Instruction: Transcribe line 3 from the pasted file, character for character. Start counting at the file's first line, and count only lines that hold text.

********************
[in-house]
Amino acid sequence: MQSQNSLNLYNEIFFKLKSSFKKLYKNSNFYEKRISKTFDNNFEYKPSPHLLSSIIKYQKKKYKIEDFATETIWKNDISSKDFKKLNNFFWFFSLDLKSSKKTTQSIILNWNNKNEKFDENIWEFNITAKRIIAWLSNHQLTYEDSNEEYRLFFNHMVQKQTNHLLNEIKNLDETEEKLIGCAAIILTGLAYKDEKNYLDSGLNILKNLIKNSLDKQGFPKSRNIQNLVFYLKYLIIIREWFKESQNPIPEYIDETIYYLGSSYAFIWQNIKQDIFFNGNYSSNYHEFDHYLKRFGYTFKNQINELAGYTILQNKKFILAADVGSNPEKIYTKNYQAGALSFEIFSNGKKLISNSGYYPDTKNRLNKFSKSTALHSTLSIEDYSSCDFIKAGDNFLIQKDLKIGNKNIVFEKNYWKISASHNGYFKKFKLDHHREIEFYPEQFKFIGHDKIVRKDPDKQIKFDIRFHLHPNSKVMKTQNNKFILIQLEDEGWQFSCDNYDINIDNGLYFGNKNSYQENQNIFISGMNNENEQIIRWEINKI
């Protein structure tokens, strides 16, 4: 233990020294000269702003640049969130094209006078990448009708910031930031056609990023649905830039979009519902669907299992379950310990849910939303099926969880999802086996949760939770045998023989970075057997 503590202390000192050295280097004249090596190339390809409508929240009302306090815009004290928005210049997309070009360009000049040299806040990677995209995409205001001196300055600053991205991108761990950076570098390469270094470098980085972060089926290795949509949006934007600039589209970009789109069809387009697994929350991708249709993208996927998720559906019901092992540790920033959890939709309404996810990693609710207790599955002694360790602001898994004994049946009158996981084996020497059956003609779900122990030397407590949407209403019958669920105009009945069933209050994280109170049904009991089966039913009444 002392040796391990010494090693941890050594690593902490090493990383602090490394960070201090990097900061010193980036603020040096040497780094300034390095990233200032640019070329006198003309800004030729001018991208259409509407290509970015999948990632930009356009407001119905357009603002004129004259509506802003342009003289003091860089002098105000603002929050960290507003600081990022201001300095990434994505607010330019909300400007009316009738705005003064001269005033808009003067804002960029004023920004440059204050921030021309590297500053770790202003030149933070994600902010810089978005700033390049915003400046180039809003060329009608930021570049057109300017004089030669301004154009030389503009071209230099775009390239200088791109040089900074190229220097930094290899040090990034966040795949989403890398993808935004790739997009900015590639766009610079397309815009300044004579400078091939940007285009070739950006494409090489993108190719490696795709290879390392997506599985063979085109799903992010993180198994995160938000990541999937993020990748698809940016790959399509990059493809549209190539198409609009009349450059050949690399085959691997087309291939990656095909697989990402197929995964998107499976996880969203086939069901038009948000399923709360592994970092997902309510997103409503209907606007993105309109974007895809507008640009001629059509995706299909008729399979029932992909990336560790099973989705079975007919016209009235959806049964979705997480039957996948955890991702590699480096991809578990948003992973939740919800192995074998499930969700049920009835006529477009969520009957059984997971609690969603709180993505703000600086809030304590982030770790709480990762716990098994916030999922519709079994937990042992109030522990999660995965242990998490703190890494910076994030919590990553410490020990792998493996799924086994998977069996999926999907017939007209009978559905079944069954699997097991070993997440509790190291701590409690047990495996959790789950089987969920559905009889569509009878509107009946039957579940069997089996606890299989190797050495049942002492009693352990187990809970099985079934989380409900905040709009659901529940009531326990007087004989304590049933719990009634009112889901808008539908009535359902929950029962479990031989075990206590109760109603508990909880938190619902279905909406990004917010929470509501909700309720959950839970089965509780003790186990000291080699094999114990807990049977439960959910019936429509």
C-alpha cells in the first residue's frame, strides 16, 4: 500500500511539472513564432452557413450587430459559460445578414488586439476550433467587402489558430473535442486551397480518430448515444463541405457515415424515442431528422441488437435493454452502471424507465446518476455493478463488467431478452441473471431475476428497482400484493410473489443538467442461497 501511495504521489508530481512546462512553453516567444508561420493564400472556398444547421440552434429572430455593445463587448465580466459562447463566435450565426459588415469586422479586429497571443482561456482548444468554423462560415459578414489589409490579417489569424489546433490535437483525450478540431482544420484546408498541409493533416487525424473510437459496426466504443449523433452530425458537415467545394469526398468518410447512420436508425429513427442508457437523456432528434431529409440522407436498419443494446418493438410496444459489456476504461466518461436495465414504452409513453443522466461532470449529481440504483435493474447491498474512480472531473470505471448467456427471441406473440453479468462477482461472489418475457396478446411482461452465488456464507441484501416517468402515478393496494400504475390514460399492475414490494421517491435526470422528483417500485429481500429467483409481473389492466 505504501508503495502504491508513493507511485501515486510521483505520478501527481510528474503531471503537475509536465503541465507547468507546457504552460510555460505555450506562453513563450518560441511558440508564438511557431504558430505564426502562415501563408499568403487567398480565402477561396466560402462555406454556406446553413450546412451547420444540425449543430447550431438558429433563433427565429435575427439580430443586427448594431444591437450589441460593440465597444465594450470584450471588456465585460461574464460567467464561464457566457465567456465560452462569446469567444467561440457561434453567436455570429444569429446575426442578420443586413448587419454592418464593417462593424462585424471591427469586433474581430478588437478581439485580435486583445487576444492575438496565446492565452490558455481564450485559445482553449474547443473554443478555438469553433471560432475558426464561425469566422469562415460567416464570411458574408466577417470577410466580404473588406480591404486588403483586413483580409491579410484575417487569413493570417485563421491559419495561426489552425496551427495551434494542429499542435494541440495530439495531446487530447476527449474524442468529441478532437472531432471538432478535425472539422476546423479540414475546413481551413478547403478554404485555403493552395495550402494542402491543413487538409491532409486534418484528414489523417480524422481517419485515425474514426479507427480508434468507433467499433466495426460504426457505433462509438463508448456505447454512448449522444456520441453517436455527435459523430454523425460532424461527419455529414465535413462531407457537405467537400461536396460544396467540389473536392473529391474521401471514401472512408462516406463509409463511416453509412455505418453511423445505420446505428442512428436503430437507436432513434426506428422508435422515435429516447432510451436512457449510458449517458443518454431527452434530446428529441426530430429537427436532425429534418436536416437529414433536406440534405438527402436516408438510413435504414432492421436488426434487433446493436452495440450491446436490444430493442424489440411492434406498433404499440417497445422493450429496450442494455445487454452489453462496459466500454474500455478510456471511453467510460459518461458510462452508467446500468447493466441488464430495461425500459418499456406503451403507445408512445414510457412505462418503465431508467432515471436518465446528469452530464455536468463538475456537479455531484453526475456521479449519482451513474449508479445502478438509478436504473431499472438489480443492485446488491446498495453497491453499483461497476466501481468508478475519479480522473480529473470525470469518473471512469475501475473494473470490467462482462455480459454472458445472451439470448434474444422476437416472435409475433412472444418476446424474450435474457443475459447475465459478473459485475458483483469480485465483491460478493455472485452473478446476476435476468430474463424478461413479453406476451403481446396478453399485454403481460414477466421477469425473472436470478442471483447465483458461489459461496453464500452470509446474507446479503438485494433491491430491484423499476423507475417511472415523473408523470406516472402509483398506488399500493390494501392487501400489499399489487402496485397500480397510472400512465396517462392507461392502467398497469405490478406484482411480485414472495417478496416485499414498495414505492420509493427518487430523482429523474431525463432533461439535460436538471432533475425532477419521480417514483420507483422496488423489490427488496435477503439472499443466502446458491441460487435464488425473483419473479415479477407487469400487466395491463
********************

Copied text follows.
């Protein structure tokens, strides 16, 4: 233990020294000269702003640049969130094209006078990448009708910031930031056609990023649905830039979009519902669907299992379950310990849910939303099926969880999802086996949760939770045998023989970075057997 503590202390000192050295280097004249090596190339390809409508929240009302306090815009004290928005210049997309070009360009000049040299806040990677995209995409205001001196300055600053991205991108761990950076570098390469270094470098980085972060089926290795949509949006934007600039589209970009789109069809387009697994929350991708249709993208996927998720559906019901092992540790920033959890939709309404996810990693609710207790599955002694360790602001898994004994049946009158996981084996020497059956003609779900122990030397407590949407209403019958669920105009009945069933209050994280109170049904009991089966039913009444 002392040796391990010494090693941890050594690593902490090493990383602090490394960070201090990097900061010193980036603020040096040497780094300034390095990233200032640019070329006198003309800004030729001018991208259409509407290509970015999948990632930009356009407001119905357009603002004129004259509506802003342009003289003091860089002098105000603002929050960290507003600081990022201001300095990434994505607010330019909300400007009316009738705005003064001269005033808009003067804002960029004023920004440059204050921030021309590297500053770790202003030149933070994600902010810089978005700033390049915003400046180039809003060329009608930021570049057109300017004089030669301004154009030389503009071209230099775009390239200088791109040089900074190229220097930094290899040090990034966040795949989403890398993808935004790739997009900015590639766009610079397309815009300044004579400078091939940007285009070739950006494409090489993108190719490696795709290879390392997506599985063979085109799903992010993180198994995160938000990541999937993020990748698809940016790959399509990059493809549209190539198409609009009349450059050949690399085959691997087309291939990656095909697989990402197929995964998107499976996880969203086939069901038009948000399923709360592994970092997902309510997103409503209907606007993105309109974007895809507008640009001629059509995706299909008729399979029932992909990336560790099973989705079975007919016209009235959806049964979705997480039957996948955890991702590699480096991809578990948003992973939740919800192995074998499930969700049920009835006529477009969520009957059984997971609690969603709180993505703000600086809030304590982030770790709480990762716990098994916030999922519709079994937990042992109030522990999660995965242990998490703190890494910076994030919590990553410490020990792998493996799924086994998977069996999926999907017939007209009978559905079944069954699997097991070993997440509790190291701590409690047990495996959790789950089987969920559905009889569509009878509107009946039957579940069997089996606890299989190797050495049942002492009693352990187990809970099985079934989380409900905040709009659901529940009531326990007087004989304590049933719990009634009112889901808008539908009535359902929950029962479990031989075990206590109760109603508990909880938190619902279905909406990004917010929470509501909700309720959950839970089965509780003790186990000291080699094999114990807990049977439960959910019936429509």